2. mooiness Post author

    Leonard: MSN is mooiness @ hotmail . com . But I’m on it quite late at night, if at all.

    You can email me instead: mooiness @ gmail . com . I can at least answer you during the workday. 🙂

  3. sourrain

    Is this blog dedicated to me so that I wont irritate you pretending to be dumb blonde any more?

    so concisee..but I refuse to read..will continue to bug you.And please dont ask me to refer to the blog.

  4. sourrain

    I ai been thats why you lup me mar..

    But seriously..I’m still considering whether I want to copy-paste pictures or upload them from this will affect my pricing.I even have ideas of header pictures already ok…so I will RTFB later!

  5. mooiness Post author

    sourrain: about the pics, do both. For photo blog entries, I use Flickr. For pics to complement posts with, I upload into my hosting area.

    That way you are reducing the bandwidth and storage space used, both of which are factors in what kinda hosting package is adequate for you.

  6. Leonard

    well, i’ve add you to my MSN list. hope to see you online…that’s if…

    with the questions i wanna ask, have not thought of it.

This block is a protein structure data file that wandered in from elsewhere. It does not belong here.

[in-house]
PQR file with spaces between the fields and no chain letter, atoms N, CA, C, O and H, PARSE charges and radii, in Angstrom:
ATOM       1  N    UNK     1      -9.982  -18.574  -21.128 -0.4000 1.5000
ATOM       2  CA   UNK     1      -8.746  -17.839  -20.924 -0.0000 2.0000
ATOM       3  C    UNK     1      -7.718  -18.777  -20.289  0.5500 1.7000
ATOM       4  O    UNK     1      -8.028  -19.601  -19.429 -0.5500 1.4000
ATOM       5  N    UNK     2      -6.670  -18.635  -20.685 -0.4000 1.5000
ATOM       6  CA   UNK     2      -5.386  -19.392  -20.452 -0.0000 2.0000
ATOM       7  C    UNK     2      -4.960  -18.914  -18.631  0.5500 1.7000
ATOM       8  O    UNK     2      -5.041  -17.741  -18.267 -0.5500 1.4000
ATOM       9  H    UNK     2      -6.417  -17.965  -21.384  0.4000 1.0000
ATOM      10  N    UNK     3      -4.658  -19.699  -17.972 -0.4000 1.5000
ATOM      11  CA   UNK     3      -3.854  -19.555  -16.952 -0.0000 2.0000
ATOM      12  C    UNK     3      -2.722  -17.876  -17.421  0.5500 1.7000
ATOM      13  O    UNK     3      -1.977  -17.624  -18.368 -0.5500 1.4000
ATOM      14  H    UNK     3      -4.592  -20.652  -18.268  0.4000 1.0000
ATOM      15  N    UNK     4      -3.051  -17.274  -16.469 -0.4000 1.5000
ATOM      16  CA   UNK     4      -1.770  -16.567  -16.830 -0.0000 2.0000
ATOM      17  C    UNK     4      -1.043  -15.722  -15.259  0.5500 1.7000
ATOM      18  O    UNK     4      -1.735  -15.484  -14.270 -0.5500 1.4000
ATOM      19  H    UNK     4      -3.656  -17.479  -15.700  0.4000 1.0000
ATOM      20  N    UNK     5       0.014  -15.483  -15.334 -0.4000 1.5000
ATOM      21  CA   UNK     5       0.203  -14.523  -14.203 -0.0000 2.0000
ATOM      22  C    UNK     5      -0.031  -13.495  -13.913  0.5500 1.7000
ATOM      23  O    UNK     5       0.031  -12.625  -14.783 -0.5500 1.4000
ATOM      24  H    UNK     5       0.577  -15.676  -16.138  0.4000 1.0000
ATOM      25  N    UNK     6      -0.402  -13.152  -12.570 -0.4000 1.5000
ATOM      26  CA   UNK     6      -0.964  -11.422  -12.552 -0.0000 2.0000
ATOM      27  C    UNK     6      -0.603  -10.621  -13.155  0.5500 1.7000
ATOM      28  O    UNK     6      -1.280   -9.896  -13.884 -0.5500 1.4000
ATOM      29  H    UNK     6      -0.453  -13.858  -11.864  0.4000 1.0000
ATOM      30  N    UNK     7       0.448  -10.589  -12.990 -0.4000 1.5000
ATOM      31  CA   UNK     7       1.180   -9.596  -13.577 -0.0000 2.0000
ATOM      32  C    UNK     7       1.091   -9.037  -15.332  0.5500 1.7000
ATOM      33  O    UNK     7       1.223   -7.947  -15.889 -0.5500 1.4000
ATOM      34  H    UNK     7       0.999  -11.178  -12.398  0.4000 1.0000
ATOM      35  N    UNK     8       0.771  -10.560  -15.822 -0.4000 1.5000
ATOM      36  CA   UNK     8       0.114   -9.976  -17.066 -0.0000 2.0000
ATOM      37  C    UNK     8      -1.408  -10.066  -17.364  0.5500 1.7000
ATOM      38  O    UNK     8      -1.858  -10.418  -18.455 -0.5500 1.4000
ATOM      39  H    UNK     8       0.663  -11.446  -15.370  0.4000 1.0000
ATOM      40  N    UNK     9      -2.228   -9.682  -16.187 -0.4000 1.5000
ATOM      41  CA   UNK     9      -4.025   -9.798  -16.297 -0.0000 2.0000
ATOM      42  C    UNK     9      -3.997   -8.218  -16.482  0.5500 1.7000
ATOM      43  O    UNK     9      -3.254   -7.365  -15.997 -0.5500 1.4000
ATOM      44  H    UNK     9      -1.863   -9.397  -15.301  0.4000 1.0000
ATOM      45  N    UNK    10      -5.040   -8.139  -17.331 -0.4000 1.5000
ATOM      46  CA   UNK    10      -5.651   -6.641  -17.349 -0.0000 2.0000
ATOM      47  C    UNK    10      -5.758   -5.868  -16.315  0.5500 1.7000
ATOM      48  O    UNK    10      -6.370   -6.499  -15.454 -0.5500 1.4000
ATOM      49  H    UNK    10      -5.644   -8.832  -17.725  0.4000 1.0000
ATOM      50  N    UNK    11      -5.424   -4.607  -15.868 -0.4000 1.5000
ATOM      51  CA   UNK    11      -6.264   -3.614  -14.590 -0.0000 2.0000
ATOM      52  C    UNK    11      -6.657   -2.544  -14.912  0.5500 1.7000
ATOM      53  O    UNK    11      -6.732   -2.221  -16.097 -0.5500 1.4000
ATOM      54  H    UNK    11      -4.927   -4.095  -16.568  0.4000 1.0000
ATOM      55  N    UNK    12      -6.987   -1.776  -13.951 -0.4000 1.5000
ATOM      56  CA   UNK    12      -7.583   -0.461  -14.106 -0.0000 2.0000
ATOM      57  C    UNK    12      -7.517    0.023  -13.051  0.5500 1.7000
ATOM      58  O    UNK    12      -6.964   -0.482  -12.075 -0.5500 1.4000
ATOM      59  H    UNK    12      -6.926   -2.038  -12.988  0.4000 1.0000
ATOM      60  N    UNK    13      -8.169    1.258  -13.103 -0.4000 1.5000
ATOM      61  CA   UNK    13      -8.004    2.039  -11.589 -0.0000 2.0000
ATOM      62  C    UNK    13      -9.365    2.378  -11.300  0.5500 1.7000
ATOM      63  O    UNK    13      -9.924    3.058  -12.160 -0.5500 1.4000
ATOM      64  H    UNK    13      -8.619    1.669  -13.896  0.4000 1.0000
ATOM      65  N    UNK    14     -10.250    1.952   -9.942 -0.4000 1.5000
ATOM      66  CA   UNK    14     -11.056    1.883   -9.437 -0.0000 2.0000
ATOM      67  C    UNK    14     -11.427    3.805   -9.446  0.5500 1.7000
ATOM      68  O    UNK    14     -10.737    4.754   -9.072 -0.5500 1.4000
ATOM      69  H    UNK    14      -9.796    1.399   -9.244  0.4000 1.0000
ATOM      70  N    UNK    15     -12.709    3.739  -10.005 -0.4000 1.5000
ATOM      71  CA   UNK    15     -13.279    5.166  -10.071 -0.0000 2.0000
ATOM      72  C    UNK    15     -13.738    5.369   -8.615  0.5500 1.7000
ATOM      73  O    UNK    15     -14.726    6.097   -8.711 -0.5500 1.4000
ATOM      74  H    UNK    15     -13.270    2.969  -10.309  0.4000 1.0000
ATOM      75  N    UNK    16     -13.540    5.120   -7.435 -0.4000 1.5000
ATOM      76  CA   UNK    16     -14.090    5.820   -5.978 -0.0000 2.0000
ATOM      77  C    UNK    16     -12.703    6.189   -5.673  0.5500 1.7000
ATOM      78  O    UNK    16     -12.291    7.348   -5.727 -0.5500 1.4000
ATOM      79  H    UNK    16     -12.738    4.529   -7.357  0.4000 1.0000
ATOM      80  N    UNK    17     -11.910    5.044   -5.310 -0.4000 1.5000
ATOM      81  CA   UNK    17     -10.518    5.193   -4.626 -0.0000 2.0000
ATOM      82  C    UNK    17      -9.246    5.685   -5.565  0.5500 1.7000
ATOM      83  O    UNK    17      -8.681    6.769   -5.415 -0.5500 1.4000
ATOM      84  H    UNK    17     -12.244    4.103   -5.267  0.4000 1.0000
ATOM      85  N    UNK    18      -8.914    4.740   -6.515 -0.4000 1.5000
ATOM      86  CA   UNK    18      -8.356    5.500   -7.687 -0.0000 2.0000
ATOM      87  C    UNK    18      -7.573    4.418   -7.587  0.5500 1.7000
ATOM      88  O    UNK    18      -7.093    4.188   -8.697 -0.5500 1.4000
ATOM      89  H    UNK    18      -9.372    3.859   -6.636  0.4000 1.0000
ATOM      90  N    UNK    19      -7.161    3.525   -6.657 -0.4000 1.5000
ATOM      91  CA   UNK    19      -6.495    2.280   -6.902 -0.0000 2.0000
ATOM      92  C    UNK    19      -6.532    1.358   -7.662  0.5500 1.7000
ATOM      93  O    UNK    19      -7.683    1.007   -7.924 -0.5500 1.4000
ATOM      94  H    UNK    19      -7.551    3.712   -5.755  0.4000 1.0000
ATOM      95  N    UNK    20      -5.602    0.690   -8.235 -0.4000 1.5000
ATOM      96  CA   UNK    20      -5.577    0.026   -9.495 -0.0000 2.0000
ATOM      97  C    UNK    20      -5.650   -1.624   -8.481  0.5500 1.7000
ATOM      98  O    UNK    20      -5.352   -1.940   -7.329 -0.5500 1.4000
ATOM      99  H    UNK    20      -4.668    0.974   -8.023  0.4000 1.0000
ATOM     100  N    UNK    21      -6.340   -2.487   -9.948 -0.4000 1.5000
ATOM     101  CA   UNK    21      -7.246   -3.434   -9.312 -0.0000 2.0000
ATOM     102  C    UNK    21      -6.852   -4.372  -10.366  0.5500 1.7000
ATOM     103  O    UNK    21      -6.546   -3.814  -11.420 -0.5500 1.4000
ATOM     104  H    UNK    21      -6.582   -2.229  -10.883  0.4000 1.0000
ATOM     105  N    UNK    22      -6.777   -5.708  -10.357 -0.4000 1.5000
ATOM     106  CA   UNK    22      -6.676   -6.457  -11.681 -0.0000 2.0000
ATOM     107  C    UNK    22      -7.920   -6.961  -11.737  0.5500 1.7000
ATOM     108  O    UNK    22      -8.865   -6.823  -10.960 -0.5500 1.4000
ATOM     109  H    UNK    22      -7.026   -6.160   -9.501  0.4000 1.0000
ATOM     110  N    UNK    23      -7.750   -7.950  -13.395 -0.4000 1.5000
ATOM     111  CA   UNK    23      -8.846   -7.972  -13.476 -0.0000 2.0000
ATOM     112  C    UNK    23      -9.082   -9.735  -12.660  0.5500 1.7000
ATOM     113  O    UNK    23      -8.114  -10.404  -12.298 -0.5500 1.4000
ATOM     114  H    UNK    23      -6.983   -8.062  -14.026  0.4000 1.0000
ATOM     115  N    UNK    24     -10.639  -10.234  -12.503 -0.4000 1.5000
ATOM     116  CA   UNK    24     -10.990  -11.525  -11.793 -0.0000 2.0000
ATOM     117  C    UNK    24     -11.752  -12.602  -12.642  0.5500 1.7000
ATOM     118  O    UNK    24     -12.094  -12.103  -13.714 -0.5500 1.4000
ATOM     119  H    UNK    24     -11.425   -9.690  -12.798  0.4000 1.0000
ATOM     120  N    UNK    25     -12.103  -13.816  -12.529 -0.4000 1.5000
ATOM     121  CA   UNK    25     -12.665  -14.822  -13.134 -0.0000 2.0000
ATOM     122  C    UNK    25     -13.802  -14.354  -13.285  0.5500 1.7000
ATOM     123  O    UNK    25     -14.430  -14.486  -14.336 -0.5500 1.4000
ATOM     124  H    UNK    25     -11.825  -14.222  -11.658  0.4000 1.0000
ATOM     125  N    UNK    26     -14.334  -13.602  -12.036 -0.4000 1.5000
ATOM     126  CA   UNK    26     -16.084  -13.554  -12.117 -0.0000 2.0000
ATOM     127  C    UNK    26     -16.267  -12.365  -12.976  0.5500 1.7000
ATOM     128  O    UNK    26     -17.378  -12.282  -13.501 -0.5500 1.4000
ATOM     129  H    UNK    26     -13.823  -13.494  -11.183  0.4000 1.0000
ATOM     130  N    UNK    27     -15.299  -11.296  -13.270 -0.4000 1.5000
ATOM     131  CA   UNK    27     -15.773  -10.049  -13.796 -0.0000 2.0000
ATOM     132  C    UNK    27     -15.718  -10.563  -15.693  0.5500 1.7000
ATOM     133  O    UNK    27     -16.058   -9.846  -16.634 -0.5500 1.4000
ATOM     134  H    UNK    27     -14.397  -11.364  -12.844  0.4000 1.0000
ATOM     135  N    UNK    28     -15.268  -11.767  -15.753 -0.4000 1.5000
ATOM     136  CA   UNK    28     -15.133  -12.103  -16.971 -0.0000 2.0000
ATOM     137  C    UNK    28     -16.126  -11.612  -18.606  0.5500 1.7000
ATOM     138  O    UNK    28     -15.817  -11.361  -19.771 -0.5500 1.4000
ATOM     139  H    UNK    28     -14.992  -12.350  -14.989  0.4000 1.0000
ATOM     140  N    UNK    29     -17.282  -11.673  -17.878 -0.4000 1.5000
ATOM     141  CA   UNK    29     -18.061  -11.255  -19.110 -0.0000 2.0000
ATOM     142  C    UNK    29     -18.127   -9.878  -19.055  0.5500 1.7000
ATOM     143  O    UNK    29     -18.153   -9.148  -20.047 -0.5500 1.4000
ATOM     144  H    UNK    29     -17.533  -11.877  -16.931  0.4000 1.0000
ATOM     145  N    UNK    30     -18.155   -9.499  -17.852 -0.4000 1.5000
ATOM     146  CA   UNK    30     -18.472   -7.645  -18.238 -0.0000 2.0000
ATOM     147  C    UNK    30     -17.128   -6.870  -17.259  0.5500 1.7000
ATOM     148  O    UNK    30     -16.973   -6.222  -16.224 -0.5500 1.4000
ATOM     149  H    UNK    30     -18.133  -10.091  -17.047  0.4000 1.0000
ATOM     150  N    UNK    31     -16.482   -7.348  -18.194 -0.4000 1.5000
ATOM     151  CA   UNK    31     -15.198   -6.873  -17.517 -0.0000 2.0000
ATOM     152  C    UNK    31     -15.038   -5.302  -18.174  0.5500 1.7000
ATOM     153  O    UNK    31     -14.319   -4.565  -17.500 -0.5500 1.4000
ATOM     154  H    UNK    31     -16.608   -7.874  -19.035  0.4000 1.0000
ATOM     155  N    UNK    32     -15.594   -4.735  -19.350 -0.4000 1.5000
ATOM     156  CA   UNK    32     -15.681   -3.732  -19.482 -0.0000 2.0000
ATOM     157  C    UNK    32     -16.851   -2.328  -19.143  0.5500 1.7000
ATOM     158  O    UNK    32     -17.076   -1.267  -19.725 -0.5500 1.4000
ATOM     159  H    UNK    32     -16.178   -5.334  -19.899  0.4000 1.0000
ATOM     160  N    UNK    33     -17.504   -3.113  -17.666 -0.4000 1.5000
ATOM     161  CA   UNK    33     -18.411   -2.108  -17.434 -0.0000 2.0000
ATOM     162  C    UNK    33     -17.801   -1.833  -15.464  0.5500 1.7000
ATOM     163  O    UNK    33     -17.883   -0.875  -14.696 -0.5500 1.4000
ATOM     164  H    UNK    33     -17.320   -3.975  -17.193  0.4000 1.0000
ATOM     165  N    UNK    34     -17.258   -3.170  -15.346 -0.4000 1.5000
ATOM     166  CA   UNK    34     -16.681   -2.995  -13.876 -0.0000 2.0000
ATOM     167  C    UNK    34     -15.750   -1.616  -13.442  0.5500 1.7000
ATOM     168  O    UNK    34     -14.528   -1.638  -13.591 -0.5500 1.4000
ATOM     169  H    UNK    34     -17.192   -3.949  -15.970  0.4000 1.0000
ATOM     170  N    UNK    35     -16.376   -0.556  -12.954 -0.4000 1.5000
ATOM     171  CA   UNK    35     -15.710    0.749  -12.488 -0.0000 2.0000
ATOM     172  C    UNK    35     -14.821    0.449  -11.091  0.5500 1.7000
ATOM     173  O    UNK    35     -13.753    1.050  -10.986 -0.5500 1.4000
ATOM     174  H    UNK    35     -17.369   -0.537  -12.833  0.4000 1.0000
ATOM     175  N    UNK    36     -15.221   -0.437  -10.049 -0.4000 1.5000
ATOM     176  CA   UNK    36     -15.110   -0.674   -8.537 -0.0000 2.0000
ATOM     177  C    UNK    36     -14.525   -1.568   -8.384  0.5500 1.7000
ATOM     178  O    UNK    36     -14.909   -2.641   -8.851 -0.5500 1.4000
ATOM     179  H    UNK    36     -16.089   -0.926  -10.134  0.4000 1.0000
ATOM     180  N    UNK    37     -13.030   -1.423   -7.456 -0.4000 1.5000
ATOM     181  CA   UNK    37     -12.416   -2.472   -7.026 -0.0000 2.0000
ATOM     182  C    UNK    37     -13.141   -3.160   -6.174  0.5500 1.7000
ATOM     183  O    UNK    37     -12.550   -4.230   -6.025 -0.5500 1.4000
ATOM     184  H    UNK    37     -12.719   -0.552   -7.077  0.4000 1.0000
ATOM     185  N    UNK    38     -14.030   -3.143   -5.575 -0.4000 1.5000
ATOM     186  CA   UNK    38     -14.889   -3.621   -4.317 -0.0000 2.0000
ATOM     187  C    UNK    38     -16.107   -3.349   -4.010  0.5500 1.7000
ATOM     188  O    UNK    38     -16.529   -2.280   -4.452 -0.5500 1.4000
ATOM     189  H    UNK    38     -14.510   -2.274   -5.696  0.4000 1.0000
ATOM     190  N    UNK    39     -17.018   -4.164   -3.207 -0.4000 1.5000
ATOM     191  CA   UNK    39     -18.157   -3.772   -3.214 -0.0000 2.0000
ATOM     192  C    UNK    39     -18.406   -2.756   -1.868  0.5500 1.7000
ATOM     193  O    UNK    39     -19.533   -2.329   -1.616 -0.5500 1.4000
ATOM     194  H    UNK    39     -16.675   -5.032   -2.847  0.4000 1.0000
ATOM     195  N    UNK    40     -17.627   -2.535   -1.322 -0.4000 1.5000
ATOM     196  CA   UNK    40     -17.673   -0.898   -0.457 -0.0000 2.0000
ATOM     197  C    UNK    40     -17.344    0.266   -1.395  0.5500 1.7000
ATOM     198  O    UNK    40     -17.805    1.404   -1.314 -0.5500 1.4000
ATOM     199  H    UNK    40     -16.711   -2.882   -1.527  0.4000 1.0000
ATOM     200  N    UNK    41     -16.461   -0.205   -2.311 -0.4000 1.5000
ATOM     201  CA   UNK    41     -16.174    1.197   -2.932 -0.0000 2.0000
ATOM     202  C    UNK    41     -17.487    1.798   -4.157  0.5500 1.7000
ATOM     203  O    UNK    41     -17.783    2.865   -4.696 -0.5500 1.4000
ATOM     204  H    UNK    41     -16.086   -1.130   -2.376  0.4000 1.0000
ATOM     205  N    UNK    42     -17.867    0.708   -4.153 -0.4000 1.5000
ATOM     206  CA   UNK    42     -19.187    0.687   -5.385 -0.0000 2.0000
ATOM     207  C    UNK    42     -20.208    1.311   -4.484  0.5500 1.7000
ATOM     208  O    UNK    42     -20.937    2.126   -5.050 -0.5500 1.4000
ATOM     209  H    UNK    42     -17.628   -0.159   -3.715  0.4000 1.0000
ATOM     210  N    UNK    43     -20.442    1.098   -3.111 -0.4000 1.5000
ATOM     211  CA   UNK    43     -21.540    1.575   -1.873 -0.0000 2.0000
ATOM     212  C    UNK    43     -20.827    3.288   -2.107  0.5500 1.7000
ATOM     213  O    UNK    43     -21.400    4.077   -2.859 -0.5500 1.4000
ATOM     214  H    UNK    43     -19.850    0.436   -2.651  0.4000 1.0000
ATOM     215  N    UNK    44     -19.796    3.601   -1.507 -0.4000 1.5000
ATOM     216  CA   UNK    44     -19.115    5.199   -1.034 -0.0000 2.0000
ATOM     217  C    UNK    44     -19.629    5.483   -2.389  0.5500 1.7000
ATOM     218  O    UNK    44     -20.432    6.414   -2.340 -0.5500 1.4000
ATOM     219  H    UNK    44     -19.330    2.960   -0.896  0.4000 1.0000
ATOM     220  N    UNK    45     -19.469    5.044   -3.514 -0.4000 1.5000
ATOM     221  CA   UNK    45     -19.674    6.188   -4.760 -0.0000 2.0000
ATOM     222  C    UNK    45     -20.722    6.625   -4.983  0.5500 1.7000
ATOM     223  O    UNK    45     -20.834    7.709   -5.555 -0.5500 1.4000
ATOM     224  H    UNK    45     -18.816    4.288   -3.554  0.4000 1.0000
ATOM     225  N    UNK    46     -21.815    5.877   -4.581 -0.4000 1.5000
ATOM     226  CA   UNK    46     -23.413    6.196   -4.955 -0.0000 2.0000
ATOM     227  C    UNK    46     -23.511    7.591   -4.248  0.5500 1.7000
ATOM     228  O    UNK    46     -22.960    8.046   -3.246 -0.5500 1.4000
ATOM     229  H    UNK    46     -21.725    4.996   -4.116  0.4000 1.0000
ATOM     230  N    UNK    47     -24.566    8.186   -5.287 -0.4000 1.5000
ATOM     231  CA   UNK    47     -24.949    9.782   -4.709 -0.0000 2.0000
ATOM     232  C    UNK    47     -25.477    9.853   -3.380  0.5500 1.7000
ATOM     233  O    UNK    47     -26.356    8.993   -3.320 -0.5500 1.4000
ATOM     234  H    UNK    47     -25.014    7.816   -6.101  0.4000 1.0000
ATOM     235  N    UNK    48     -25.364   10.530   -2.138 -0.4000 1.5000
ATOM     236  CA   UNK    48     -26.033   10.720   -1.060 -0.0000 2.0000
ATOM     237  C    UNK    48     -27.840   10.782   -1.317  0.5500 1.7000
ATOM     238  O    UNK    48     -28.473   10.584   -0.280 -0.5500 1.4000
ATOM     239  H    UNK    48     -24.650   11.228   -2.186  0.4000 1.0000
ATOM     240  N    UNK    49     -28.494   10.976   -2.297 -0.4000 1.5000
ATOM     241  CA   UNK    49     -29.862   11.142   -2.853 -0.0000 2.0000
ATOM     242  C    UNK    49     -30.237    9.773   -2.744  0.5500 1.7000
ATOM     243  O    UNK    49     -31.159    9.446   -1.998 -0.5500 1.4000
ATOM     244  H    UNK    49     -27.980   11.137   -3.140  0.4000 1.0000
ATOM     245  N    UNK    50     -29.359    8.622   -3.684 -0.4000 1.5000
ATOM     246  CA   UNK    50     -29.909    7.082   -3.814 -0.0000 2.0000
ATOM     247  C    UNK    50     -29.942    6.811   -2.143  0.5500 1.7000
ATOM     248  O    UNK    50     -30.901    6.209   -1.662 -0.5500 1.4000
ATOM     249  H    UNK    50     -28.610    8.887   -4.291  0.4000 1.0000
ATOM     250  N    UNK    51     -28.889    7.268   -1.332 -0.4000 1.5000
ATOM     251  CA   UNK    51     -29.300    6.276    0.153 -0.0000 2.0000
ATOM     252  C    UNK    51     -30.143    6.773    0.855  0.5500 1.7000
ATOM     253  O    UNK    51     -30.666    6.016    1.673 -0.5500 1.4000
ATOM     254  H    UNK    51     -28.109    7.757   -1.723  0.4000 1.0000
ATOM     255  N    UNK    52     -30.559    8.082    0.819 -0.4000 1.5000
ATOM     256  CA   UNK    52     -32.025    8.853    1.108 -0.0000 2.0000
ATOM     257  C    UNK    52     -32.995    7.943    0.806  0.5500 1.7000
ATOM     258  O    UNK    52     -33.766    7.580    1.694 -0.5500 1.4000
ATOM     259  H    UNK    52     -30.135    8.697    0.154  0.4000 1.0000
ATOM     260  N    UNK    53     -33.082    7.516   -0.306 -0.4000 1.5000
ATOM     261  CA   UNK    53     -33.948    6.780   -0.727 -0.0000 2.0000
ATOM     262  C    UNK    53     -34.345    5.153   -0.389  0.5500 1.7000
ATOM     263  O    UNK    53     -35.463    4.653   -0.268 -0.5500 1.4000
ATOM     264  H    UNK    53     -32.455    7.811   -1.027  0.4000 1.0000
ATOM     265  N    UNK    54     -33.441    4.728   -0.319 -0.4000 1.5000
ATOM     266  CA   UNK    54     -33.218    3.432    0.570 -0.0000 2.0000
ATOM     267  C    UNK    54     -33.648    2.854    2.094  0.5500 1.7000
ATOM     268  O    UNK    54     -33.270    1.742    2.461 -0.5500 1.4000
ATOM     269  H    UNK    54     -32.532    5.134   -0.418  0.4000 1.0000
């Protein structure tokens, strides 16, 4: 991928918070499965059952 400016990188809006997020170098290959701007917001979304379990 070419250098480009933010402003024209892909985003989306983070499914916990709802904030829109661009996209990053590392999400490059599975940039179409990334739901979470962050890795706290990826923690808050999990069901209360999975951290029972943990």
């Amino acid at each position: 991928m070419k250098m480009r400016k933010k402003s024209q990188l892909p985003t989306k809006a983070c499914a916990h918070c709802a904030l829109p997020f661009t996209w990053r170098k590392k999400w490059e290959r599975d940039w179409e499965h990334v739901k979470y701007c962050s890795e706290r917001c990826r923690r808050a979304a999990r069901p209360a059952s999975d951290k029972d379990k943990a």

i’m more particular on the cost and trust of server space, the domain name sounds cheap too…

  7. mooiness Post author

    Leonard: no worries man. Have a look at the review site that I mentioned and get an idea of the hosting companies that are out there. In general, US hosting companies have the most generous allowance of disk space and traffic.

    Mail me when you got more specific questions. 🙂

  8. mooiness Post author

    Hijackqueen: like the way I’ve done it above? The code is this –

    < div style="float:left;">< img src= ..../>< /div>
    Your normal text goes here.

    That should put the image right next to “Your normal text goes here.” (remove the extra space in the beginning of the opening/closing tags)

    Make sure to turn off the Rich-Text Editor in WordPress first. This is done in User Accounts.